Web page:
Remember that there are free webpage sources out there so don't pay for a webpage.
The intent of this assignment is that you think through the different things you would want to include on your web page and create the information in a fun and attractive way for kids.
The webpage can be simple in design.
POINTS = 15
SUBMISSION DATE - MARCH 15
Send URL to instructor via email.
STORY TIME PRESENTATIONS (On Elluminate)
Each student will perform one of the stories they develop for the written assignment - Story Time Series.
Students will present using Elluminate.
Videotaping yourself will be required.
All students will individually present and the instructor will assign the presentation date. Both sessions however will be mandatory for everyone in the class.
The presentation should be a performance of at least one story (you may do two if you don't go over time) and include all puppets or other activities you would include. You should also explain the setting, audience and anything else that will set up your presentation.
Remember that performing a story takes practice and planning not only in the selection of books and props but also practicing in advance of the Elluminate presentation.
See instructor video posted on course site and documents posted on the class Angel site.
POINTS = 12
PRESENTATION DATES - APRIL 9, APRIL 23
12-MONTH PROGRAMMING PLAN
Write a 12 month programming plan for a children’s area, including activities for all ages, and early literacy programming for parents. Design an overall theme for the year, and/or themes for each month and displays that coordinate with them. Include information on how the various activities enhance developmental activities at various ages.
Make your plan as realistic and detailed as possible.
You must include the following sections in your paper:
- Month by month programming outline with a description of each program, cost of each program, volunteers needed, any other support you can think of, marketing/advertising plan, displays, etc.
- You should include any Collection Development needs, approvals for your programming plan (who?).
- You must include a monthly budget as well as an overall, line item budget. If you are going to seek out additional sponsorship to fund your programming plan other than what your place of employment would give you please include what companies, entities you think you would approach and why you think they would be interested.
- Additional areas you think would benefit the assignment.
I will also post additional programming ideas on the course site.
I always suggest to spend the time consulting with an actual public or school librarian to get ideas and make your plan as realistic as possible.
POINTS = 15
SUBMISSION DATE - April 12th
STORY TIME PROGRAMMING (Written)
(also known as Story Hours but not all performances are an hour. Length of the story time performance will be determined by the audience you are performing for)
Plan out a 1-month story time program with a monthly theme as well as weekly themes (for example the month theme could be Winter - one week of story time themes could be stories about Snow, stories about Animals that live in the snow and anything else you can attach to the theme).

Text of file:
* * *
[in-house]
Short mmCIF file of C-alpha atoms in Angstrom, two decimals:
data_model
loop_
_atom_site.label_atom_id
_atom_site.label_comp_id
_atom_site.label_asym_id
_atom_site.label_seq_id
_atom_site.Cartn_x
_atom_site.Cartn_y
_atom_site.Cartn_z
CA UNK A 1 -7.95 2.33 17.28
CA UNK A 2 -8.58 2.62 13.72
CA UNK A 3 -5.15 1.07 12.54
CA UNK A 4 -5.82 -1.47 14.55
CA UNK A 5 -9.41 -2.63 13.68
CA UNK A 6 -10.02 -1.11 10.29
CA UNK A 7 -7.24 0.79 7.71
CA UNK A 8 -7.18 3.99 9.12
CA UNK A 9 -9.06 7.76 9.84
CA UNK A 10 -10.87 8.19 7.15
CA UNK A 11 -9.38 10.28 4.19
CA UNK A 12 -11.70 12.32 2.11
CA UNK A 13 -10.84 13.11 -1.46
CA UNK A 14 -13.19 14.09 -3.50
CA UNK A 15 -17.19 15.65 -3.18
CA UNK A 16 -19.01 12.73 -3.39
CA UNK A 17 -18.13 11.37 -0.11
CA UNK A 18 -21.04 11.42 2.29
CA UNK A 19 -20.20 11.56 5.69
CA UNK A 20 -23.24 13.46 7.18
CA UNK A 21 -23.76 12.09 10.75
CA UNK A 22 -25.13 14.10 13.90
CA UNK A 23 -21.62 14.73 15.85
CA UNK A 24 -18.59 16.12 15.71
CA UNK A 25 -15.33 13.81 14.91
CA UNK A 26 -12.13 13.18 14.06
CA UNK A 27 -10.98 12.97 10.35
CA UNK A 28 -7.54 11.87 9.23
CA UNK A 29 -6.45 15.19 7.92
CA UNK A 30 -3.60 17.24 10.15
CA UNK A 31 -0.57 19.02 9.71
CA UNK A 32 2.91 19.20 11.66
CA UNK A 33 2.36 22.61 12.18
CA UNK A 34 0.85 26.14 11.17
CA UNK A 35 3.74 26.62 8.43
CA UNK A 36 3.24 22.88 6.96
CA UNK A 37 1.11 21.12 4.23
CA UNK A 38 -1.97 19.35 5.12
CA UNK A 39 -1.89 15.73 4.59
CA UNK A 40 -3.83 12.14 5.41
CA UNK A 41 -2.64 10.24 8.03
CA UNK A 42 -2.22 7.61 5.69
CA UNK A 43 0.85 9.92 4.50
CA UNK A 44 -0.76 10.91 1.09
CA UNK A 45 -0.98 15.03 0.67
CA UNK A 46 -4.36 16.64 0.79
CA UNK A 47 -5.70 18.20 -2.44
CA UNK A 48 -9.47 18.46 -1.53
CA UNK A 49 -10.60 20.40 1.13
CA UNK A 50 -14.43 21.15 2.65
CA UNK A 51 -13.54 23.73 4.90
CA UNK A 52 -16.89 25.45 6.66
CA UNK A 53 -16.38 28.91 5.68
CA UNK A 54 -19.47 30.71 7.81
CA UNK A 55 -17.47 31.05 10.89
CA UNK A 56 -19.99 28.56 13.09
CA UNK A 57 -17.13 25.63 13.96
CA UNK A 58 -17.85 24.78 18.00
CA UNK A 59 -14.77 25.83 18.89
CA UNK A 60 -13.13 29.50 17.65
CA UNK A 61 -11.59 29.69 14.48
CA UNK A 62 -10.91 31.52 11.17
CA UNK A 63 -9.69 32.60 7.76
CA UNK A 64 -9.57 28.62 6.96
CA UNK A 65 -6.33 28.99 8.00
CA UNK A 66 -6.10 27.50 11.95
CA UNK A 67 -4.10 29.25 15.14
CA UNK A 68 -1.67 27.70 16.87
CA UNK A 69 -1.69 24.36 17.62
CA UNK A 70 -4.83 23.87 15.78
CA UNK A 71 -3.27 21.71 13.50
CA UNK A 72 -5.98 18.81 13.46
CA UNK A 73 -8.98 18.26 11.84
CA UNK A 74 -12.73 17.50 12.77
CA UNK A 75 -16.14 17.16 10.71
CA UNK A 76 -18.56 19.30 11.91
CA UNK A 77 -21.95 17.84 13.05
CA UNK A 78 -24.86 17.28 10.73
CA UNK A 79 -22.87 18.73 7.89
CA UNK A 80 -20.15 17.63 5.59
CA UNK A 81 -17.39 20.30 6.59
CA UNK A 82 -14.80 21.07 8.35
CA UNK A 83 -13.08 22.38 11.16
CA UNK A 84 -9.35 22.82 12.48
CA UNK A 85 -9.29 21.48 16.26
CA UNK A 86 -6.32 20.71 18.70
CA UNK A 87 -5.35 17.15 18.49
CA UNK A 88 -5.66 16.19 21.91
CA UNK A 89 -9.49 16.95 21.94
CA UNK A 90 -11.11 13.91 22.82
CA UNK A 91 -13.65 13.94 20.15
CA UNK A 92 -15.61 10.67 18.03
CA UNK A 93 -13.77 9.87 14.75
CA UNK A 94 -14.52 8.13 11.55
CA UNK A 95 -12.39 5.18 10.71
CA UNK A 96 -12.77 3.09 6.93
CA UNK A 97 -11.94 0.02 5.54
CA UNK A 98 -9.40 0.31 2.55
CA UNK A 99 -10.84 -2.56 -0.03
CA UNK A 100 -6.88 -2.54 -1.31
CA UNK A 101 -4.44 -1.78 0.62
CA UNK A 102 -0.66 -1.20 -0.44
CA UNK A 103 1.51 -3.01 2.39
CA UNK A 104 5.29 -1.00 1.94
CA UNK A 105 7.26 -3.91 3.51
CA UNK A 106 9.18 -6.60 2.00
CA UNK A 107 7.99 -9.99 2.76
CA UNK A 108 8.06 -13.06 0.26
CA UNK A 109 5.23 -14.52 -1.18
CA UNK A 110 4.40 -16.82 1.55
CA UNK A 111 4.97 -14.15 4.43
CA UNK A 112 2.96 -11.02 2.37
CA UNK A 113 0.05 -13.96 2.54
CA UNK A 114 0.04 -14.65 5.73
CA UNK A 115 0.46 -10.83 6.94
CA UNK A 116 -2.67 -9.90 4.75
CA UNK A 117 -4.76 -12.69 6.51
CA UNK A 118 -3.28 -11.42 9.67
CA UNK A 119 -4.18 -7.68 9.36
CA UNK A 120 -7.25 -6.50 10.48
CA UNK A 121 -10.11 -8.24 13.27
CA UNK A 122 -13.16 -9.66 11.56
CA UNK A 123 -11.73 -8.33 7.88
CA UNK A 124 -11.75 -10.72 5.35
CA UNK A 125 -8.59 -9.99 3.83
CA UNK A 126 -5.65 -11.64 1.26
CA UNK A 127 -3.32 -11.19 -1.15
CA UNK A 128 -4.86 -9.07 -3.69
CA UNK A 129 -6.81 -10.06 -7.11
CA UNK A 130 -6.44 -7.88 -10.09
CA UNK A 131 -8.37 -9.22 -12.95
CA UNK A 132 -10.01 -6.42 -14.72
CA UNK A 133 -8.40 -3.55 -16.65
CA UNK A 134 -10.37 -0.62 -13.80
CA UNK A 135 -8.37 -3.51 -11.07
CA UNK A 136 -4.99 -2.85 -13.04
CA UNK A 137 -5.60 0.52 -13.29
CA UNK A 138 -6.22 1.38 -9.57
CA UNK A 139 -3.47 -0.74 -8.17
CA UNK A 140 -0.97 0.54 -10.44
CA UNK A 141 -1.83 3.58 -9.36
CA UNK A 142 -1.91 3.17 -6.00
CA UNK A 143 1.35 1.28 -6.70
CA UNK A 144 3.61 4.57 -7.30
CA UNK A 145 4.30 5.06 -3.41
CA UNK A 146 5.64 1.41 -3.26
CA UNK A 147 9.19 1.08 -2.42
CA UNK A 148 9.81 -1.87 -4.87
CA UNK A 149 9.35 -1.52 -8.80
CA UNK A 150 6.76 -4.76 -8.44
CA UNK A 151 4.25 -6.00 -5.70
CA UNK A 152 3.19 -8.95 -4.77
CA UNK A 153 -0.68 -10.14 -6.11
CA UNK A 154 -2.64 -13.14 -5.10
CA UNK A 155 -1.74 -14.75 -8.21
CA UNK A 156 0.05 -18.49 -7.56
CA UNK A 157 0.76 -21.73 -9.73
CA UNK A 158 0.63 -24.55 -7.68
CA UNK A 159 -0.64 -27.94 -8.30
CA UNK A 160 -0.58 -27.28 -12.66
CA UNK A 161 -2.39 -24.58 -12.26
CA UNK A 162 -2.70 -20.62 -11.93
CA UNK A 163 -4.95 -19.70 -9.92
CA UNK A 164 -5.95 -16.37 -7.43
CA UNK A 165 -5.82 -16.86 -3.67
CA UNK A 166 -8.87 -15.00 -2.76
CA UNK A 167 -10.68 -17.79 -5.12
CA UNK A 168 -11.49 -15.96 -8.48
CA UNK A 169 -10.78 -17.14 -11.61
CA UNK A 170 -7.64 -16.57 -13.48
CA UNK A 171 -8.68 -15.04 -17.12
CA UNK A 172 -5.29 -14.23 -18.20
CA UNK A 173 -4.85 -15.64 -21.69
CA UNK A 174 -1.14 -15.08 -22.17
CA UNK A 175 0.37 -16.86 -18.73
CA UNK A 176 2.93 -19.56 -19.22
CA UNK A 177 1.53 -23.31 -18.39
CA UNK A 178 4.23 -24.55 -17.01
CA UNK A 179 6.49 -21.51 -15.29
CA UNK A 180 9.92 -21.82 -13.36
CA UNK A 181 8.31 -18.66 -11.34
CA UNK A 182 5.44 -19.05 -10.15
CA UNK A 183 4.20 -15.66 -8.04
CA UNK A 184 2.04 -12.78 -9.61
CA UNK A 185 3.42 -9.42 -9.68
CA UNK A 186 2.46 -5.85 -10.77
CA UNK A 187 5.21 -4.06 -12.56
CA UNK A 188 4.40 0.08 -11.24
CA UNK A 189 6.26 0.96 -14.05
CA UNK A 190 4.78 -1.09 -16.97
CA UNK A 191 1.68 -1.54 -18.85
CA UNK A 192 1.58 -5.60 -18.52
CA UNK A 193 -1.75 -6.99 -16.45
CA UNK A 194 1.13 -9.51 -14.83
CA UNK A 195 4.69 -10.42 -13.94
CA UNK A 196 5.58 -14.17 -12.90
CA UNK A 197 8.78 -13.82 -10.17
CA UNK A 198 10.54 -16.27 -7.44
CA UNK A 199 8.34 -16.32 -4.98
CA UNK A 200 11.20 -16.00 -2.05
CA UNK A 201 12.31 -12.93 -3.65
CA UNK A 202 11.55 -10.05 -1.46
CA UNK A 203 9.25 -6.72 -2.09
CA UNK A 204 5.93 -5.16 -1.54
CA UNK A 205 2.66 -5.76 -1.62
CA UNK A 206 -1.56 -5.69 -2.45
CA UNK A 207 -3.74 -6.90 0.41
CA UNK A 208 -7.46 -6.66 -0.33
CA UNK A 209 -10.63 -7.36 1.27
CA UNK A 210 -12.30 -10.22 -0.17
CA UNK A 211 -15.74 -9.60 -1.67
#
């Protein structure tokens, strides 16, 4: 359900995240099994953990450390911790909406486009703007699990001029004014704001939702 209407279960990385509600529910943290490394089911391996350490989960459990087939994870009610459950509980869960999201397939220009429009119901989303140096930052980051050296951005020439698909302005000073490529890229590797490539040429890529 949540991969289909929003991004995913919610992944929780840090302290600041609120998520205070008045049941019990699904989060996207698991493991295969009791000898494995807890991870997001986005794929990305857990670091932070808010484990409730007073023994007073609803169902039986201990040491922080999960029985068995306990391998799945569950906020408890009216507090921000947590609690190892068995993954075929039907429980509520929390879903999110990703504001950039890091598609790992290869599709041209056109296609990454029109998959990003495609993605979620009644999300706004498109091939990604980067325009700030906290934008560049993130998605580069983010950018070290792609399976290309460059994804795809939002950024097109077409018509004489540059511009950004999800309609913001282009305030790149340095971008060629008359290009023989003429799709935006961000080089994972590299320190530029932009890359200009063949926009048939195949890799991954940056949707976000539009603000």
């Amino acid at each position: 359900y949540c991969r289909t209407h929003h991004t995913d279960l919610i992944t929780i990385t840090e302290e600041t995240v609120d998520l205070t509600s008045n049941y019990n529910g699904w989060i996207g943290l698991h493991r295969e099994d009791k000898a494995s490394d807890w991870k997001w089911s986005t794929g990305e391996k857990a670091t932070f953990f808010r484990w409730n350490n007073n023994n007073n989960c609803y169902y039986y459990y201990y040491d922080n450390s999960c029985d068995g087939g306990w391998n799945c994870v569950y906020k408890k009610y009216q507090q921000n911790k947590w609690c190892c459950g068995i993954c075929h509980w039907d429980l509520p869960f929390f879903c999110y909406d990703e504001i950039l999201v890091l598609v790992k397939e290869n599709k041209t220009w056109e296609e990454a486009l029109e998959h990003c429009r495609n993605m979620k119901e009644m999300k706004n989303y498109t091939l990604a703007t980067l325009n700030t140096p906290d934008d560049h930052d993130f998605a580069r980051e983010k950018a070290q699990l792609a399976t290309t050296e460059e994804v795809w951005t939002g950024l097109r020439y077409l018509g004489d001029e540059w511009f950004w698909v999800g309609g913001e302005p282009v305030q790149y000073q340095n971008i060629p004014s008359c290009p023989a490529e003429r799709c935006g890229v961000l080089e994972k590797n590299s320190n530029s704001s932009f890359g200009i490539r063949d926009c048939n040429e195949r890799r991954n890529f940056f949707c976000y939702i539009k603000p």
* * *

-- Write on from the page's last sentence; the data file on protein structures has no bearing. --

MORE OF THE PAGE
You will be planning 12 story times. - 4 weeks, 3 story times per week.
You should include Baby Lapsit, Toddlers, Family All Ages and presentations for K-3. You don't have to include all 4 but should rotate weekly depending on your demographics.
Take into consideration the age of the child you are performing for and also whether it is a family story time with all ages represented. You'll need to research suggested lengths of time and also the whether you are using puppets (finger as well as other sizes), felt boards, etc.
This paper needs to be well documented and include all necessary content that will allow you to present a story time plan for your children's are.It is strongly suggested to go watch storytellers during actual story times before starting your assignment.
Instructor has posted resources to help you in your planning on the Angel site for the class.
Mandatory parts of the assignment:
- Overview of library
- Demographics your library serves as far as families and ethnicity
- Schedule for Story Times including time frame for each program.
- Story Time Outline (see Course Site) - this will be a detailed look at the individual story time.
- Handouts (Coloring pages, other activities (see Course Site)
- Short Bib of Titles for each Story Time (see Course Site)
- Include all the titles of the books you will use in each of your story times and indicate all props, handouts, and any other items you want to present as part of your paper.
- Include information on how the various activities enhance developmental activities for the intended age group.
- This paper needs to be well documented and include all necessary content that will allow you to present a story time plan for your children's area (pretend or otherwise).
Scenerio : JUST AN EXAMPLE
You and one other librarian present all story times at your library. Ages for story times include baby lapsit 0-2, Toddlers 2-4, Grade School Ages K-3 ( if your paper is focused at public libraries you most likely go to the school to do the performances for Ages K-3 or they come to your library). 1,2,3 Grades you would be creating read alouds and choosing books that would suit that purpose.
BE CREATIVE AND HAVE FUN!
POINTS = 25
SUBMISSION DATE = MAY 8
- Peck, P. (2006). Crash Course in Children's Services. Libraries Unlimited. Available through Amazon: 1591583527.
- Cerny, R., Markey, P., amp; Williams, A. (2006). Outstanding Library Service to Children. ALA. Available through Amazon: 0838909221.
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|97 to 100||A|
|94 to 96||A minus|
|91 to 93||B plus|
|88 to 90||B|
|85 to 87||B minus|
|82 to 84||C plus|
|79 to 81||C|
|76 to 78||C minus|
|73 to 75||D plus|
|70 to 72||D|
|67 to 69||D minus|
In order to provide consistent guidelines for assessment for graduate level work in the School, these terms are applied to letter grades:
- C represents Adequate work; a grade of "C" counts for credit for the course;
- B represents Good work; a grade of "B" clearly meets the standards for graduate level work;